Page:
The statistics are staggering: 48 children and teens are shot in murders, assaults and other gun-related interventions every day in the United States. Include adults, and that number shoots up to 300 per day of which approximately 90 will die. The numbers equate to more than 2,600 kids and 32,000 people dying annually from gun violence. While recent mass shooting events in San Bernardino, California, and Umpqua Community College in Oregon garner the media’s attention, the numbers suggest a systemic problem that extends well beyond the sensational events that polarize advocates on both sides of the gun debate. Presbyterian Disaster Assistance’s “Trigger: The Ripple Effect of Gun Violence,” is a documentary film that congregations or groups can screen to their constituents in order to create awareness and discussion around individuals and communities affected by gun violence.

“Trigger is intended to wake people up,” says David Barnhart, the film’s producer and director, and an associate in the Presbyterian Church (U.S.A.) PDA ministry. “One of my greatest concerns is that we, as a society, have become numb or desensitized to the shootings that are happening every day and just accept it as the way it is. Every time a shooting happens, I think about the people I know who have lost everything they love to gun violence and how it continues to devastate families and communities every day. Gun violence has become a public health crisis in this country and some kind of common sense and common ground must be found. 

The film is inspired in part by Gun Violence and Gospel Values: Mobilizing in Response to God’s Call, a report approved by the 219th General Assembly (2010), which addresses a community-based strategy for dealing with gun violence. “Trigger” spotlights not only those immediately impacted by gun violence, but others who are affected behind the scenes including chaplains, law enforcement personnel, and surgeons.

Chicago has one of the worst gun violence rates in the country. Mid-year, its incidence of gun violence doubled that of New York and Los Angeles combined, most occurring in the south- and west-side neighborhoods teeming with street gangs and drug dealing. McCormick Theological Seminary in Chicago recently screened “Trigger” to an audience of approximately 80 people as part of an overall community effort to address urban violence. Screeners say feedback was overwhelmingly positive.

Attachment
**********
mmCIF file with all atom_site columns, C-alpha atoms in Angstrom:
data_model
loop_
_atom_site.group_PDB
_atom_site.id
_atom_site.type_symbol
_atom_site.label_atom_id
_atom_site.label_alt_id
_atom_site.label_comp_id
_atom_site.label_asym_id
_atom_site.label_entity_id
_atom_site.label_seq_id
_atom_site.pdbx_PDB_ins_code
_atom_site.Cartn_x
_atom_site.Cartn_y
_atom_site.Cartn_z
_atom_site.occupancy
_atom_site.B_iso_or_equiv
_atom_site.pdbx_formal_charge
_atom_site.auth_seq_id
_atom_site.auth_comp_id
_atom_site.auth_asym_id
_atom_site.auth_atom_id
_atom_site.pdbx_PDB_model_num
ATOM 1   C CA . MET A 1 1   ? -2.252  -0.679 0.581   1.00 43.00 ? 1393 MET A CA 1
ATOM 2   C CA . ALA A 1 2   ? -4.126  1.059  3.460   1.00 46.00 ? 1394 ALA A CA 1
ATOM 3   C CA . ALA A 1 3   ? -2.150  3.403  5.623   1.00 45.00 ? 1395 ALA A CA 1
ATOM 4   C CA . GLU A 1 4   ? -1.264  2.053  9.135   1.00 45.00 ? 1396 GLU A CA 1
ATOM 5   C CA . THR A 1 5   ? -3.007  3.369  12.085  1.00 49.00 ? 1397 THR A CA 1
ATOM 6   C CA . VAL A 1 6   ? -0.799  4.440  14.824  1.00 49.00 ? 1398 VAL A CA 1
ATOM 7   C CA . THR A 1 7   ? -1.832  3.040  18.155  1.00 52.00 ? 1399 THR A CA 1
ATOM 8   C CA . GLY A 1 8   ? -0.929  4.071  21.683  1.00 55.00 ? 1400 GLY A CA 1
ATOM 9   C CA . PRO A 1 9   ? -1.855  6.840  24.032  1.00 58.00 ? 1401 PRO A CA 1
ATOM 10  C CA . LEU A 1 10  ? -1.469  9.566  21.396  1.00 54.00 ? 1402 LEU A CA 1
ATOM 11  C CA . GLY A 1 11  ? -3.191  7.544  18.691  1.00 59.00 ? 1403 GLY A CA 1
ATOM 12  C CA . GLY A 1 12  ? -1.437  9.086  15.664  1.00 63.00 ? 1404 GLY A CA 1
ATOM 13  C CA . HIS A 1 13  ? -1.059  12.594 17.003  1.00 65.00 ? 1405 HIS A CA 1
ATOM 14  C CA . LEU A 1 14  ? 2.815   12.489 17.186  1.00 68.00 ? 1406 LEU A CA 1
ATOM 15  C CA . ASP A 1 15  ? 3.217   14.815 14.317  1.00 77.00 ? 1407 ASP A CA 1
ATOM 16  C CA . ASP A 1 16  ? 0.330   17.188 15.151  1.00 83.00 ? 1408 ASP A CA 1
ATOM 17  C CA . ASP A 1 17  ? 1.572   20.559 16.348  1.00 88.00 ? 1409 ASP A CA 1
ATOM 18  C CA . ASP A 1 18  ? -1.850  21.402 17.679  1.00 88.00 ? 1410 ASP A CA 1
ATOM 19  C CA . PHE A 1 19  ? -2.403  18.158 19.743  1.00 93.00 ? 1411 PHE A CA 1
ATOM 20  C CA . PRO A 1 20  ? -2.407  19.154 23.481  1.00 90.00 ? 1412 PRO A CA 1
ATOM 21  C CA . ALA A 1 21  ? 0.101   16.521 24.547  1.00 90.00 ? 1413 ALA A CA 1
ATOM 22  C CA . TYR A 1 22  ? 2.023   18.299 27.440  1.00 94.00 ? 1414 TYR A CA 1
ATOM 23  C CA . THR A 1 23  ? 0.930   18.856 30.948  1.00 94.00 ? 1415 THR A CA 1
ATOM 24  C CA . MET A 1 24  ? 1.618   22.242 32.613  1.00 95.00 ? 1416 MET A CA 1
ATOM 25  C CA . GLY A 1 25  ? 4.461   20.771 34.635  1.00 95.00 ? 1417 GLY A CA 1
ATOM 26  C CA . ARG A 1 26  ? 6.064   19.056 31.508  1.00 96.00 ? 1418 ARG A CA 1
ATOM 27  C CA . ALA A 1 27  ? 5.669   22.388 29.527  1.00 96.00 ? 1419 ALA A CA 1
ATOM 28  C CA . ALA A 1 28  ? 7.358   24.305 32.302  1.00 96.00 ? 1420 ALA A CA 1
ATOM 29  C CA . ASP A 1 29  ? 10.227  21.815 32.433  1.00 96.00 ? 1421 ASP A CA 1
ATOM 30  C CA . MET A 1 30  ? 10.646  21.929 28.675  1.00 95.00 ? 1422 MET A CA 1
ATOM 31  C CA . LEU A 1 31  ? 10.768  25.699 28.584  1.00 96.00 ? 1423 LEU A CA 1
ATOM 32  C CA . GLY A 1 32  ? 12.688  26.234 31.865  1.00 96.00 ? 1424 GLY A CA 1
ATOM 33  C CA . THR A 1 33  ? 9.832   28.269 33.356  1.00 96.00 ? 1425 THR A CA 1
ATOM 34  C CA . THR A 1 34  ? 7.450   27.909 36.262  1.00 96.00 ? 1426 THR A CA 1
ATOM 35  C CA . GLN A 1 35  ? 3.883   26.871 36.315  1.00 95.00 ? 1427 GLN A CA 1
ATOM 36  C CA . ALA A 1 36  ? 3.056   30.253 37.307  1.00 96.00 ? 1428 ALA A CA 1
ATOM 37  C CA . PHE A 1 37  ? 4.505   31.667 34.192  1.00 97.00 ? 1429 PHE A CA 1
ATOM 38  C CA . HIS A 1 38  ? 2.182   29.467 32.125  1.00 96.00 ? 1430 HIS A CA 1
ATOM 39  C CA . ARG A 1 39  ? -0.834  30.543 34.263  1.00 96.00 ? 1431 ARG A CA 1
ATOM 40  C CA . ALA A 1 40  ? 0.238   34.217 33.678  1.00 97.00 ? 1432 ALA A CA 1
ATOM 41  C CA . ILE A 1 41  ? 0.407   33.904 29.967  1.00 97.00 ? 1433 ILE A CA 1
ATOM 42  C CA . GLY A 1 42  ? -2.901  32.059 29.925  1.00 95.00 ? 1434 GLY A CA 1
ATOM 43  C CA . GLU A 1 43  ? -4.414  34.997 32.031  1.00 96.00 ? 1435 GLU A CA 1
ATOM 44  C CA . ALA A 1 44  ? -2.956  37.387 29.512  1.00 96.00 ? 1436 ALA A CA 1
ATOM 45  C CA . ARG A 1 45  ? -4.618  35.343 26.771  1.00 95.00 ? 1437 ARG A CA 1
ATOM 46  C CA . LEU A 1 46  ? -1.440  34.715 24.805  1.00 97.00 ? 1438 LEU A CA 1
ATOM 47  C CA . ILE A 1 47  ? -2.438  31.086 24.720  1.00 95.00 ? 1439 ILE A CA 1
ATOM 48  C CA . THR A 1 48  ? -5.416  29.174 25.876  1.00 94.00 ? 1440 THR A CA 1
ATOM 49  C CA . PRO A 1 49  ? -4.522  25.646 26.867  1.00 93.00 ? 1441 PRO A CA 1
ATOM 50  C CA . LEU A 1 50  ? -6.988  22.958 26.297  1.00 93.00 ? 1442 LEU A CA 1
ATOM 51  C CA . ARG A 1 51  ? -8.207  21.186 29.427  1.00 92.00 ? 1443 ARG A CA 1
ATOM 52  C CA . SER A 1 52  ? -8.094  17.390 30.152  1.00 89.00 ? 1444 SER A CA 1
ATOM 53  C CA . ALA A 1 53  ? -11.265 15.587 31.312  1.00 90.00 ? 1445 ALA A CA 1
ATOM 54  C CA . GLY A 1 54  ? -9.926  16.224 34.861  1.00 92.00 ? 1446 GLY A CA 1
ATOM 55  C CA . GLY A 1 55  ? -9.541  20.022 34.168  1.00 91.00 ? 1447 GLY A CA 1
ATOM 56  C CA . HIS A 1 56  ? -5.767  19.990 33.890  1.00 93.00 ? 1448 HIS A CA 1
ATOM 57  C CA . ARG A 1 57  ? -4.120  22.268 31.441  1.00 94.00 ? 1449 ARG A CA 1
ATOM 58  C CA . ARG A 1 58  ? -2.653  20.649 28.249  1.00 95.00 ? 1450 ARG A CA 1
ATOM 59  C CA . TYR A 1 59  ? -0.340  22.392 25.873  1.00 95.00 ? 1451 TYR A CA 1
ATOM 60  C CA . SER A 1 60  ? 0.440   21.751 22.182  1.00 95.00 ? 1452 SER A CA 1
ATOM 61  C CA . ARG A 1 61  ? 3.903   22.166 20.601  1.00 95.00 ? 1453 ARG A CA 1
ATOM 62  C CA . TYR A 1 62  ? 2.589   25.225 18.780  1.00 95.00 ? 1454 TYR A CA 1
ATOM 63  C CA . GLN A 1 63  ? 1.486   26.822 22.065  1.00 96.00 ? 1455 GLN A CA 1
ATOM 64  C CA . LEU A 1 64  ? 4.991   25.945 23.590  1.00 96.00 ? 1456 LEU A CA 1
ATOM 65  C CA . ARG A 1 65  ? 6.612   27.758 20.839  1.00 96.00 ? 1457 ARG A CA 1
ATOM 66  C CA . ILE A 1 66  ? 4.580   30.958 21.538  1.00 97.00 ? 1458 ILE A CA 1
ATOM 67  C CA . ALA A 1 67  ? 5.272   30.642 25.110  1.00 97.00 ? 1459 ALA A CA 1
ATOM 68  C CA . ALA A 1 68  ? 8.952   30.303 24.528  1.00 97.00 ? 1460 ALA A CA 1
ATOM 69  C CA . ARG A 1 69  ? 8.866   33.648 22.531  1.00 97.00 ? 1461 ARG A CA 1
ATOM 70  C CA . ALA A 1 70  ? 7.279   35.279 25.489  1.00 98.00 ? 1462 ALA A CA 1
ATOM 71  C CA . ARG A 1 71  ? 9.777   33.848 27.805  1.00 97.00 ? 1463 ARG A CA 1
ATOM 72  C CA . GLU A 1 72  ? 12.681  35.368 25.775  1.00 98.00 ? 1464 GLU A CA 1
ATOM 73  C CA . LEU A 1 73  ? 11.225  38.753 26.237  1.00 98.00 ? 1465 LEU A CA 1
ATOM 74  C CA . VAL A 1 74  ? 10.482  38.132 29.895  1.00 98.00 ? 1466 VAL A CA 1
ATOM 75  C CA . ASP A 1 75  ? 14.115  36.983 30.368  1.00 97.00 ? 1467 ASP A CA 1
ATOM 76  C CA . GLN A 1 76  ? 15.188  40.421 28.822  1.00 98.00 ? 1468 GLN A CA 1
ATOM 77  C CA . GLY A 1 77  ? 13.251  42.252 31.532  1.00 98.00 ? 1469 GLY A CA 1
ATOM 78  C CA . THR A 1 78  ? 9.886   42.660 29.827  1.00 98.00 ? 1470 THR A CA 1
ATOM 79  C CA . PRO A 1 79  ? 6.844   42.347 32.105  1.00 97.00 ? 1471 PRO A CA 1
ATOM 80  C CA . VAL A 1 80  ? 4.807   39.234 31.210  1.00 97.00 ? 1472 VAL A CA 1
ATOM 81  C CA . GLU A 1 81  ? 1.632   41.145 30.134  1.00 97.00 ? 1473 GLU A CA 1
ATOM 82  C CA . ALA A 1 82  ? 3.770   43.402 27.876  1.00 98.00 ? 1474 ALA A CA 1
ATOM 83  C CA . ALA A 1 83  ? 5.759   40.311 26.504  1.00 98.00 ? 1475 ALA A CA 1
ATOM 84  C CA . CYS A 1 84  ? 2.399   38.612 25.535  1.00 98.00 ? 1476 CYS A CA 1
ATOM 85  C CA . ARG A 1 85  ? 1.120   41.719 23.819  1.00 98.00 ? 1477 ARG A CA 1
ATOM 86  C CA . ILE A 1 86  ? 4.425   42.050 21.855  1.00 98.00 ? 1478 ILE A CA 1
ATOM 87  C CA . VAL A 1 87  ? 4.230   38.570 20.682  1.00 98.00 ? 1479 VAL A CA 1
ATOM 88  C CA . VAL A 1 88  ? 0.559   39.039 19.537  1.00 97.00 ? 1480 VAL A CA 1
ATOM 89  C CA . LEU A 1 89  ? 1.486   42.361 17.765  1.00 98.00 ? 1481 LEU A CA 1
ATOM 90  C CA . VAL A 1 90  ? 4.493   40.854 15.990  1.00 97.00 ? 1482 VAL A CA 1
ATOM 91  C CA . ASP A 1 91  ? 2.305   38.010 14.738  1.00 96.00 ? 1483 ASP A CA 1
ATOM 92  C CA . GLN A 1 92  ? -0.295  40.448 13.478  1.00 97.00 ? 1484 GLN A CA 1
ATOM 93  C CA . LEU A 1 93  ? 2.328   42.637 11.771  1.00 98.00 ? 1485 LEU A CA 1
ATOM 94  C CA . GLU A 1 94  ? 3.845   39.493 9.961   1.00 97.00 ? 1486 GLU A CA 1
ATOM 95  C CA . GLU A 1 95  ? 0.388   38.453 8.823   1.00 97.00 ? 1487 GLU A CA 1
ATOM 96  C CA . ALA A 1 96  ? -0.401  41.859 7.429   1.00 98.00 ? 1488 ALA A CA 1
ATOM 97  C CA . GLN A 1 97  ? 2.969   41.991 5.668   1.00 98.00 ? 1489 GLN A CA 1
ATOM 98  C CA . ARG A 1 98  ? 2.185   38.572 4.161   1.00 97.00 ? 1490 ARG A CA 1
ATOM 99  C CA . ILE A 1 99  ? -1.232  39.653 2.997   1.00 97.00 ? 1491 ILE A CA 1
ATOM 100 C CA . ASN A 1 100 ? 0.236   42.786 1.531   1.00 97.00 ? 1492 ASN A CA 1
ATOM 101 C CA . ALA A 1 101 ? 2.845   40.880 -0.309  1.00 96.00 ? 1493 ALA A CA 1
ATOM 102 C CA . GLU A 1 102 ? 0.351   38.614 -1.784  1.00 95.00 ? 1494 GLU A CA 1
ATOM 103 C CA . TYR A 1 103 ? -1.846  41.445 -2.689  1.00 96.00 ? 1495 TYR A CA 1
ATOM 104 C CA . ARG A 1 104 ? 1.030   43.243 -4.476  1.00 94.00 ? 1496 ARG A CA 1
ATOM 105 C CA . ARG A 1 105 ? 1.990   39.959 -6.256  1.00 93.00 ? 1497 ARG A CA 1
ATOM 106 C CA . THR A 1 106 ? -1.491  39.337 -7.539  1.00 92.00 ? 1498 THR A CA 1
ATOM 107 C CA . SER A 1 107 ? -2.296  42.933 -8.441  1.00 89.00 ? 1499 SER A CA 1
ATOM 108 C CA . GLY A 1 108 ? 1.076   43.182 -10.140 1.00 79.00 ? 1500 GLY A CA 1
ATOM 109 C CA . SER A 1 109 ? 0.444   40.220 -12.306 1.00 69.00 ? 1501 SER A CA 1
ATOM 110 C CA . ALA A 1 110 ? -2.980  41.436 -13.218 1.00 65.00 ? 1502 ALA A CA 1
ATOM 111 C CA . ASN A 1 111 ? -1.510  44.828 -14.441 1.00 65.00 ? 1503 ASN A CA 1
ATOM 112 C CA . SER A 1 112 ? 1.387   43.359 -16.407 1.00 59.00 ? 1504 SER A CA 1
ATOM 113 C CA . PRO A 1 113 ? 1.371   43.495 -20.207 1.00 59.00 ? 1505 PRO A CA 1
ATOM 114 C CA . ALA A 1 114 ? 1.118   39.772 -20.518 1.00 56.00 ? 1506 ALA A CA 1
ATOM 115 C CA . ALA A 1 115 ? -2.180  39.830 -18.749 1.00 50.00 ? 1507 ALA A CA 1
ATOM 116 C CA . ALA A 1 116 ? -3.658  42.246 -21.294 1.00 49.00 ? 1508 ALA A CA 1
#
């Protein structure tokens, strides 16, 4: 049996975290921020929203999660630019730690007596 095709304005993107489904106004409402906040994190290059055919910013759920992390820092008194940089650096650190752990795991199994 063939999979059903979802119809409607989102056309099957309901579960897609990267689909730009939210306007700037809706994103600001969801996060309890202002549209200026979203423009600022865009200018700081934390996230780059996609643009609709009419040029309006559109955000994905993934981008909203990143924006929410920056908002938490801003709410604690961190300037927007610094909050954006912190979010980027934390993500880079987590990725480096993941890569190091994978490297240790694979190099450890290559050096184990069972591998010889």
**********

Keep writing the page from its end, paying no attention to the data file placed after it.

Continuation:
“The audience appreciated that the film provided a broad spectrum of people who are affected by gun violence,” says Rev. Nannette Banks, the Director of Alumni and Church Relations at McCormick. “It wasn’t just a film about African American mothers wailing in the streets over the death of their son, and there was no sense that one episode of gun violence was more tragic than another.”

“Trigger is a very timely and very relevant film documentary, and it’s an excellent entry point to start a conversation for those who don’t know how to start a conversation,” continued Banks. “There’s also curriculum available which is helpful for congregations or youth groups to use alongside the film, it guides you through various activities and sessions. It’s accessible and makes sense wherever one might be on their journey or experience with gun violence.”

As a follow-up to its “Trigger” screening, McCormick partnered with a local church to host a session titled “My Life Matters,” where lawyers and law enforcement spoke about getting home safely and how to respond to police. Banks said they plan to continue to sponsor and participate in similar events throughout 2016.

Earlier this year, Rev. J Herbert Nelson, the Director of the PC(USA) Office of Public Witness held a webinar on gun violence and reminded Presbyterians they have a responsibility to broaden relationships with other faith communities to help prevent gun violence.

“Our church can and should lead the way in the broader faith community to the creation of a broad-based social movement to prevent gun violence, beginning with and led by an opening to the Holy Spirit and drawing its strength from the grassroots, especially people in the pews,” said Nelson. “Such a coalition of congregations and other faith communities can take practical, direct action on local levels while generating critical change in cultural norms and attitudes towards guns, their possession, distribution and use.”

Since it was released “Trigger” has been screened hundreds of times across the country and was selected for the “Horizons of the Spirit” series on NBC. It was also chosen for the Martin Luther King Jr. D.R.E.A.M Film series.

Click here to view the three-minute trailer of “Trigger.”


To purchase a “Trigger” DVD and a complete study guide, or to download additional resources, visit To acquire a screening kit or get assistance in organizing a screening in your community, email